An exploration of nursing professionals’ understanding of Autism Spectrum Disorder

 

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dc.contributor.advisor Shabalala, Nokuthula en_ZA
dc.contributor.author Matenge, Batetshi en_ZA
dc.date.accessioned 2015-05-26T14:19:07Z
dc.date.available 2015-05-26T14:19:07Z
dc.date.issued 2014 en_ZA
dc.identifier.citation Matenge, B. 2014. An exploration of nursing professionals’ understanding of Autism Spectrum Disorder. University of Cape Town. en_ZA
dc.identifier.uri http://hdl.handle.net/11427/12880
dc.description Includes bibliographical references. en_ZA
dc.description.abstract The number of children diagnosed with autism spectrum disorder is increasing at an alarming rate. Research indicates that early identification and diagnosis is key in terms of children receiving early intervention. However, many children are not being identified as early as possible by their primary health care providers. This research investigated nursing professional’s experiences of working with autism spectrum disorder in a clinic setting. Using phenomenology theory as the epistemological framework, thematic analysis was conducted on ten in-depth interviews with nursing professionals working in the public sector. Three main groupings for the findings emerged from the interpretative analysis: 1) nursing professionals’ knowledge, understanding and awareness of autism spectrum disorder, 2) screening practices of nursing professionals; and 3) identified challenges in screening for autism spectrum disorder. Although the majority of the nursing professionals showed a good understanding of some aspects of the condition, there was some confusion about some key facts concerning the disorder, the characteristics of ASD and scientific terminology, and an inaccurate understanding of early intervention treatments. Nursing professionals’ screening efforts remain poor despite the diagnostic value of routine screening for early childhood developmental delays. Limited services and resources, a lack of communication between primary and secondary systems, time restrictions, work pressure and inadequate training are all barriers that prevent nursing professionals from conducting routine screening during child wellness visits, resulting in missed opportunities for detecting autism spectrum disorders in the early months or years. This research highlights the urgent need to look into strategies that would improve and support efforts for conducting early screening in primary health care clinics. Implications for future research in this area are also addressed. en_ZA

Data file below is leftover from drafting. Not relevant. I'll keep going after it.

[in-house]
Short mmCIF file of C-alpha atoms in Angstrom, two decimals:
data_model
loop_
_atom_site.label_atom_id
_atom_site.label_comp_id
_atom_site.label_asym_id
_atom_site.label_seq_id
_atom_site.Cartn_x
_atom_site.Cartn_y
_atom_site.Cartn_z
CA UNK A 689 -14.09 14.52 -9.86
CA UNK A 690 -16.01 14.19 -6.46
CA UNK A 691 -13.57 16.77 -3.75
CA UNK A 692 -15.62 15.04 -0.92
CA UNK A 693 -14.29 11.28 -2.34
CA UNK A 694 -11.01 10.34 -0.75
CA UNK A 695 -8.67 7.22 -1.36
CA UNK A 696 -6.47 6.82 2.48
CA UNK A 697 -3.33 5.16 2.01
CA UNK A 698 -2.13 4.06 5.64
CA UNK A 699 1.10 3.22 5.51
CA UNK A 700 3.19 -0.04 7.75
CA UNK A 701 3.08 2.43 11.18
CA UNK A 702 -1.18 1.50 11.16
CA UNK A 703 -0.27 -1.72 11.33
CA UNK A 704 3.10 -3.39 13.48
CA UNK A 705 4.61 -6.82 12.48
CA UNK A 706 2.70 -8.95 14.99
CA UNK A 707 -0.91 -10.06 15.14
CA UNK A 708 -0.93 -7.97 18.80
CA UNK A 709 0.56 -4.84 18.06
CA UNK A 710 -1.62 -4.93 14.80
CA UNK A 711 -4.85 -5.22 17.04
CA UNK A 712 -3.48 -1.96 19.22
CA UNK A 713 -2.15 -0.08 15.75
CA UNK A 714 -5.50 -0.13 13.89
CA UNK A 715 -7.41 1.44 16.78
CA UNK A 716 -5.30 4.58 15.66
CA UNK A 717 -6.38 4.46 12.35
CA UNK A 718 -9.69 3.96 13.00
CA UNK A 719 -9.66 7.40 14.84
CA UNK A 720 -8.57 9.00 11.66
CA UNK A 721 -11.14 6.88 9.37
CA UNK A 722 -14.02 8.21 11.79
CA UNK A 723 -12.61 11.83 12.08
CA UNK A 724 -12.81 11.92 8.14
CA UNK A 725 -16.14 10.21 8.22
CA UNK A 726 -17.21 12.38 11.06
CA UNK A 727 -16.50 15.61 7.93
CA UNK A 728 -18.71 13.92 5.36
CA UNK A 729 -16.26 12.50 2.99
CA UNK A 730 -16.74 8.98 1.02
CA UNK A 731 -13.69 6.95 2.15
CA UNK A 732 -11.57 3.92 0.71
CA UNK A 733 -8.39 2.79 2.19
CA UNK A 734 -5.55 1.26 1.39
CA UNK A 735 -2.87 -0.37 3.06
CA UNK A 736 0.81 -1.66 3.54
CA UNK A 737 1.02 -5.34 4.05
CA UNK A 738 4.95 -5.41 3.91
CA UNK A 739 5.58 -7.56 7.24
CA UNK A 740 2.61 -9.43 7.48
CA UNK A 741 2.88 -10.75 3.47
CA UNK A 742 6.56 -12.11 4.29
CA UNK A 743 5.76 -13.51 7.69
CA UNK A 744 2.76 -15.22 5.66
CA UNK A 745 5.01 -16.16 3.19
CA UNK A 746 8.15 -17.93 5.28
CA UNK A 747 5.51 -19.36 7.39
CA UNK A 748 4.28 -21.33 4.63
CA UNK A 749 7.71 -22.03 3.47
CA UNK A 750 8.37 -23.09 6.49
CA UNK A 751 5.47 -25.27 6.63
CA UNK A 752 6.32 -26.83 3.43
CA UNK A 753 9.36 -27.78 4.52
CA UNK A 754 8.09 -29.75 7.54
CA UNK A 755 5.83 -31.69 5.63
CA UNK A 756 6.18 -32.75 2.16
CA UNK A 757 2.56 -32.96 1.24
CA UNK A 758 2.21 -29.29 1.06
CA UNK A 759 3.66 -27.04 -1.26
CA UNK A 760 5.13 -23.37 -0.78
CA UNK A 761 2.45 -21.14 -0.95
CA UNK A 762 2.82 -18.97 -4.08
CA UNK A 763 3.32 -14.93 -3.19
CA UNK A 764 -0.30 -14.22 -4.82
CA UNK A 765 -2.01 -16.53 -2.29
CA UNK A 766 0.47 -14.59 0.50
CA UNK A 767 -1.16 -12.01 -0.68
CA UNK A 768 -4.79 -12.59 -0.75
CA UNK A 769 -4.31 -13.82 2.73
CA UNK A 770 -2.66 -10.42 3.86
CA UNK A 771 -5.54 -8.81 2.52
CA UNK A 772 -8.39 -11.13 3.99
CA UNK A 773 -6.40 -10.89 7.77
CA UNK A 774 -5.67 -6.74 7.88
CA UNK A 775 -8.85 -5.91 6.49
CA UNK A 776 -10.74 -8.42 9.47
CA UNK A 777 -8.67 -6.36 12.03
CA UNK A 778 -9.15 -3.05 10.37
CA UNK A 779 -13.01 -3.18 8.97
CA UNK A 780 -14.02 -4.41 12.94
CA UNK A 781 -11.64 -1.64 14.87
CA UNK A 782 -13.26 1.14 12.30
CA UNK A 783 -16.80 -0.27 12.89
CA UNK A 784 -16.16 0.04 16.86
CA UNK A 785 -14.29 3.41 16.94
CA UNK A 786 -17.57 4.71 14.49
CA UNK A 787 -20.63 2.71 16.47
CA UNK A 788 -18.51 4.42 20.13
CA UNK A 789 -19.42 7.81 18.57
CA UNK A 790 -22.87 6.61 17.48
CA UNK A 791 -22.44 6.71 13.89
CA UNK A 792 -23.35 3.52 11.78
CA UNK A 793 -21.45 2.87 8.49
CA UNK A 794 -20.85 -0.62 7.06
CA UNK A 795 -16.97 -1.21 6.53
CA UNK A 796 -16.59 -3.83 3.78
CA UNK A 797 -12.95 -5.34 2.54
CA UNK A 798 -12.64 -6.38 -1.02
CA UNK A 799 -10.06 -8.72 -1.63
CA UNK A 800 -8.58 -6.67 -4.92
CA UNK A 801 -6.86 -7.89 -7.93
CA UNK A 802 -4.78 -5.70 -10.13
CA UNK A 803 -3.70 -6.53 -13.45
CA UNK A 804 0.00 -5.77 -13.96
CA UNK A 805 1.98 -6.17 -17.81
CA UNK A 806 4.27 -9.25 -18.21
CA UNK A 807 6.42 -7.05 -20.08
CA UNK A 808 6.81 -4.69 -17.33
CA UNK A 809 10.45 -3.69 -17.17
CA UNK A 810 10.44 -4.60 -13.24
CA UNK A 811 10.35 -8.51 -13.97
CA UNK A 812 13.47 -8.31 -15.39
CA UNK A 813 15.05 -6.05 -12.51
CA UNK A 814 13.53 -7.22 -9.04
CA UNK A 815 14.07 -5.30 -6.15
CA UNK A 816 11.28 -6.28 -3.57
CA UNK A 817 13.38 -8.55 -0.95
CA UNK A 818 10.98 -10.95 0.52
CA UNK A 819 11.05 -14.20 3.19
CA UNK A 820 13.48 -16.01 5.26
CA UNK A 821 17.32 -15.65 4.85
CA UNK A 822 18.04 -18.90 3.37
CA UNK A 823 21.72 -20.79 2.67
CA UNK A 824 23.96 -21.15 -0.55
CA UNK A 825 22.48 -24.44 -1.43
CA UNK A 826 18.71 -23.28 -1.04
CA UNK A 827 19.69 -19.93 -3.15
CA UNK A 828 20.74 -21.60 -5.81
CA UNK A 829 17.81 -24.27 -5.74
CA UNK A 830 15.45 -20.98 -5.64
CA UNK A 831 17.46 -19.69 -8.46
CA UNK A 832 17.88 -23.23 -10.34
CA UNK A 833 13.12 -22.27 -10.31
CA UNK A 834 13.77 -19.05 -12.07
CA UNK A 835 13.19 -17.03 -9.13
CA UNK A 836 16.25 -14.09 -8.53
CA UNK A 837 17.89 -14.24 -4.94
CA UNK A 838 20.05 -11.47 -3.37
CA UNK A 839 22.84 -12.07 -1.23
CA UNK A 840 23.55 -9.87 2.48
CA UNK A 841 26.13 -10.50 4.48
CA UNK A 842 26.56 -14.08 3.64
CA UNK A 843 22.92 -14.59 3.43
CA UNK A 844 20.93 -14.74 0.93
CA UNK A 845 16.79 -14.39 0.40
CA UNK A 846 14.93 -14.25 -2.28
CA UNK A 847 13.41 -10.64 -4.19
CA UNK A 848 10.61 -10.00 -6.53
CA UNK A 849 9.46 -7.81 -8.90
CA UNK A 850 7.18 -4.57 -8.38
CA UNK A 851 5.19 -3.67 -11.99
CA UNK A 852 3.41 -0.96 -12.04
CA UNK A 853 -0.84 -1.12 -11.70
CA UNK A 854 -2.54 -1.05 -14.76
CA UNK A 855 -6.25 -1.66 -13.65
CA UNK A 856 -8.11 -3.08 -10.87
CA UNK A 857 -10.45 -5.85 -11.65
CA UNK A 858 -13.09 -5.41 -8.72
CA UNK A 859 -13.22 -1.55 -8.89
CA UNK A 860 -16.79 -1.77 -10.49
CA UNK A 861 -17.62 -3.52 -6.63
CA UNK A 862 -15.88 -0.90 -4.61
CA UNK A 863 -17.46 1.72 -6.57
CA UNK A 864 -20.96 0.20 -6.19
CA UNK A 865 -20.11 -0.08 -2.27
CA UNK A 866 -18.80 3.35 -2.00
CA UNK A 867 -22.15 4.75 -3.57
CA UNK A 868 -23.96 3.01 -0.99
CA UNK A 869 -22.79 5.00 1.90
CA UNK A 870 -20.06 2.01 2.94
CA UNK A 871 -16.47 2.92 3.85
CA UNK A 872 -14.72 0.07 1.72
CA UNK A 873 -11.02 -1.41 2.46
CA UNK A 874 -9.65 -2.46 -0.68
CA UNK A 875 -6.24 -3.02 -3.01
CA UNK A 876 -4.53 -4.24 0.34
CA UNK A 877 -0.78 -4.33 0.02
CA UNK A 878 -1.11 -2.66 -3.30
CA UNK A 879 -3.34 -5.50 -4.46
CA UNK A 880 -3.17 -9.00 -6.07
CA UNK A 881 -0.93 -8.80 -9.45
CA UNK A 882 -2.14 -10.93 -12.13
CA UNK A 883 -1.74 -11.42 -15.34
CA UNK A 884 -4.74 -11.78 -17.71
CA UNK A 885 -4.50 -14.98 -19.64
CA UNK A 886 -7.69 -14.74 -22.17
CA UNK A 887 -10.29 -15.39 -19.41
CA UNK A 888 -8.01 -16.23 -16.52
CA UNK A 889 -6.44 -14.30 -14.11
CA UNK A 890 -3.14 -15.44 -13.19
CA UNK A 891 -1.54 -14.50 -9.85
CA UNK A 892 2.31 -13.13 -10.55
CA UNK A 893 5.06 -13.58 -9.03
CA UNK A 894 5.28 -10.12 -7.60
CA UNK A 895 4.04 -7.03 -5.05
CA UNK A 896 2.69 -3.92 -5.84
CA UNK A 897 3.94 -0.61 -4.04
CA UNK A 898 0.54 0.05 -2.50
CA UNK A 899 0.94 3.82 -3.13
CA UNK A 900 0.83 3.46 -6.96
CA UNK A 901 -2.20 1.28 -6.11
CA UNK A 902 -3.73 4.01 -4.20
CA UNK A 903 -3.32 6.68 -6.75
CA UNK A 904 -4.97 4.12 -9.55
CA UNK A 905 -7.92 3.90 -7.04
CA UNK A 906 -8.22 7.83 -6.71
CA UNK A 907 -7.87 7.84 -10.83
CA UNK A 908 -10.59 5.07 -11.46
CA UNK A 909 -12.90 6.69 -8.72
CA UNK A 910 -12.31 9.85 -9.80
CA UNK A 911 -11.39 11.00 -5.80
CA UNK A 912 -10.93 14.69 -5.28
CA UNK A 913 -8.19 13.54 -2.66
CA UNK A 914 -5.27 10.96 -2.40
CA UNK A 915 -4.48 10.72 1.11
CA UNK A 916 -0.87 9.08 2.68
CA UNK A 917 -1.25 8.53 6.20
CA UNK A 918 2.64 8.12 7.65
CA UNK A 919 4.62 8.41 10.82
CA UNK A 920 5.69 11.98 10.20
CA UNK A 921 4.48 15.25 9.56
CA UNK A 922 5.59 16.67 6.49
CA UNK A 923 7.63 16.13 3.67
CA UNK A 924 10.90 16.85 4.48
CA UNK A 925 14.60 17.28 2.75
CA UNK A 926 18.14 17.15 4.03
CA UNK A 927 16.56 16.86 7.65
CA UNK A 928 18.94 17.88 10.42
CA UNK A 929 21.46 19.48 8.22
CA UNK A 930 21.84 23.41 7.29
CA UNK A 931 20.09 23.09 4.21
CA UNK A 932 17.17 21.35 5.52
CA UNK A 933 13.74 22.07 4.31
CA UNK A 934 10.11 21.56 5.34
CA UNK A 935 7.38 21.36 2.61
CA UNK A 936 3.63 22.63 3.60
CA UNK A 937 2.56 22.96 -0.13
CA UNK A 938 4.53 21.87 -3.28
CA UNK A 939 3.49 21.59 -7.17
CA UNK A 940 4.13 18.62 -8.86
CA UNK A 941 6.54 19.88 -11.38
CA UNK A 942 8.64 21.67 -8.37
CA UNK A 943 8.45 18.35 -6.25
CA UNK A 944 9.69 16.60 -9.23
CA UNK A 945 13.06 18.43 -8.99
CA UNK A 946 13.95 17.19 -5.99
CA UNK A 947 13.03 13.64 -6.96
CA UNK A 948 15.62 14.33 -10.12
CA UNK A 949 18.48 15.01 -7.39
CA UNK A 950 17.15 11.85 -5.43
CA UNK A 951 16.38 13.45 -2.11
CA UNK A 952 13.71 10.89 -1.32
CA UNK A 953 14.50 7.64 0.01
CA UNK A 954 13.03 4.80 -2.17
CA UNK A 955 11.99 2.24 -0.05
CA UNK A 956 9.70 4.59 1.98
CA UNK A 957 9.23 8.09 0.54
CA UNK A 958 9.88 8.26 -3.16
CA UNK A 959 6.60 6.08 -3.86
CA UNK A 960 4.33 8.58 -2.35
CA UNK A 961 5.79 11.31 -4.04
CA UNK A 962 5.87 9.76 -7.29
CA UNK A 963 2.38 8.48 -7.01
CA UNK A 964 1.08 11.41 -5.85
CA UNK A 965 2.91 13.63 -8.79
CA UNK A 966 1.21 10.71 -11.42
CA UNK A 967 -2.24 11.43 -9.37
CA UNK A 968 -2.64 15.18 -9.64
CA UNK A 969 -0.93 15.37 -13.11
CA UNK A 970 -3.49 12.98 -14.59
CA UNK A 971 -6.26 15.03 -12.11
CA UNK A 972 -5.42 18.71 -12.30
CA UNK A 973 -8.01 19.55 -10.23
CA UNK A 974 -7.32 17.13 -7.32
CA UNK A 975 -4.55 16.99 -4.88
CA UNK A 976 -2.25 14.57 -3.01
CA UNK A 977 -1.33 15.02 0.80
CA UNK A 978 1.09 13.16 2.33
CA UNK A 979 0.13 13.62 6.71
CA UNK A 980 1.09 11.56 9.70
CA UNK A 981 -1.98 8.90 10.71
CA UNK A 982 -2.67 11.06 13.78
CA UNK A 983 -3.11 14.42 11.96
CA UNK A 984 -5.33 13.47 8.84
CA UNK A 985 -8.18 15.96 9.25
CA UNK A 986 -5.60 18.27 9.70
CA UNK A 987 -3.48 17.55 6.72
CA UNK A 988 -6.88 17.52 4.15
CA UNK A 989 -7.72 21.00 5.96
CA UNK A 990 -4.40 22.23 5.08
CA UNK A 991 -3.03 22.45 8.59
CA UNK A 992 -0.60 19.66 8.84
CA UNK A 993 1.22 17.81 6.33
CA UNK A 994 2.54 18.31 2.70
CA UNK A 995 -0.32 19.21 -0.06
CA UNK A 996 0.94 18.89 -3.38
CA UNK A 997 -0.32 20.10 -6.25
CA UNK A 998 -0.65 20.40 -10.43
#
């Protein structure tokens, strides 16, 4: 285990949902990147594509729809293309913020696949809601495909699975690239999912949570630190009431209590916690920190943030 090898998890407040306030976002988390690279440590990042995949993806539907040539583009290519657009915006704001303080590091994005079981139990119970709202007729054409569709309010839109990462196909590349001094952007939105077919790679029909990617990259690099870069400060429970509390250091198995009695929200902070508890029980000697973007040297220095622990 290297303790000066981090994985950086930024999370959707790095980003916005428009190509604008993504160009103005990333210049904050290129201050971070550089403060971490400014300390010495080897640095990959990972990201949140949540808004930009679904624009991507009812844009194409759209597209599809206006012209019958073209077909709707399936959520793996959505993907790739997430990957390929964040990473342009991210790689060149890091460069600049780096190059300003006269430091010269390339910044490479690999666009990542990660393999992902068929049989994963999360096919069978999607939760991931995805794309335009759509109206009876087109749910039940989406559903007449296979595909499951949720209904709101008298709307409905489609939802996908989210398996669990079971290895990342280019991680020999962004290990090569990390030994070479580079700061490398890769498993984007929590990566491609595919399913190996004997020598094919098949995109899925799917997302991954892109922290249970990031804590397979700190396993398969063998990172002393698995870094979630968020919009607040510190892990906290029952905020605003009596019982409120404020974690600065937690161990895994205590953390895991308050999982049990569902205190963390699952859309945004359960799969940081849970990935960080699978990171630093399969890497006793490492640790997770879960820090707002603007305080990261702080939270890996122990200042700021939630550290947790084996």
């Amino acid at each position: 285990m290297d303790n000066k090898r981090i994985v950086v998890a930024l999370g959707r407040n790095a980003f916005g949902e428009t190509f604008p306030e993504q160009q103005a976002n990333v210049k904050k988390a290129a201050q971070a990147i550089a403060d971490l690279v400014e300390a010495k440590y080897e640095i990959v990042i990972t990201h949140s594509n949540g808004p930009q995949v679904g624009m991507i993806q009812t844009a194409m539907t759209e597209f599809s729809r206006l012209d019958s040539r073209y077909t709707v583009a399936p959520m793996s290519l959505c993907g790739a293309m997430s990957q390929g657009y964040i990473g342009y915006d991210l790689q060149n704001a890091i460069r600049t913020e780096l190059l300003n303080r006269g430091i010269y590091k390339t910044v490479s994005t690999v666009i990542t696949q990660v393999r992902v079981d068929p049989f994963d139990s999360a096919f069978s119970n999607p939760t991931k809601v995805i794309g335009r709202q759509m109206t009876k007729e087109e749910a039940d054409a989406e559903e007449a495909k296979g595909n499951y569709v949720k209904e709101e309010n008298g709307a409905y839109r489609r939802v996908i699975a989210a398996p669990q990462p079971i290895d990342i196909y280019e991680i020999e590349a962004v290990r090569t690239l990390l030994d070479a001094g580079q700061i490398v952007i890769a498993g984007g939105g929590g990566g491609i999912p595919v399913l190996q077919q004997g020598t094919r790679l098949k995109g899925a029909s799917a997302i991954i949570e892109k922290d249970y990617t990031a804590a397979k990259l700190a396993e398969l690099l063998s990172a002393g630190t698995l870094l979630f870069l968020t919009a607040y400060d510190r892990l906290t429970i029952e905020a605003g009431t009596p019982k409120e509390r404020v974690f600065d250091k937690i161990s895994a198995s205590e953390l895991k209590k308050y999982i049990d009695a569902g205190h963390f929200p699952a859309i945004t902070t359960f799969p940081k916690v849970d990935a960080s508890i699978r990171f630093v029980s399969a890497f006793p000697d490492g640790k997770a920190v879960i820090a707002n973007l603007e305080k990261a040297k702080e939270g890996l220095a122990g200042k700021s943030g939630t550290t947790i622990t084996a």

dc.language.iso eng en_ZA
dc.subject.other Psychology en_ZA
dc.title An exploration of nursing professionals’ understanding of Autism Spectrum Disorder en_ZA
dc.type Thesis / Dissertation en_ZA
uct.type.publication Research en_ZA
uct.type.resource Thesis en_ZA
dc.publisher.institution University of Cape Town
dc.publisher.faculty Faculty of Humanities en_ZA
dc.publisher.department Department of Psychology en_ZA
dc.type.qualificationlevel Masters en_ZA
dc.type.qualificationname MSocSc en_ZA
uct.type.filetype Text
uct.type.filetype Image


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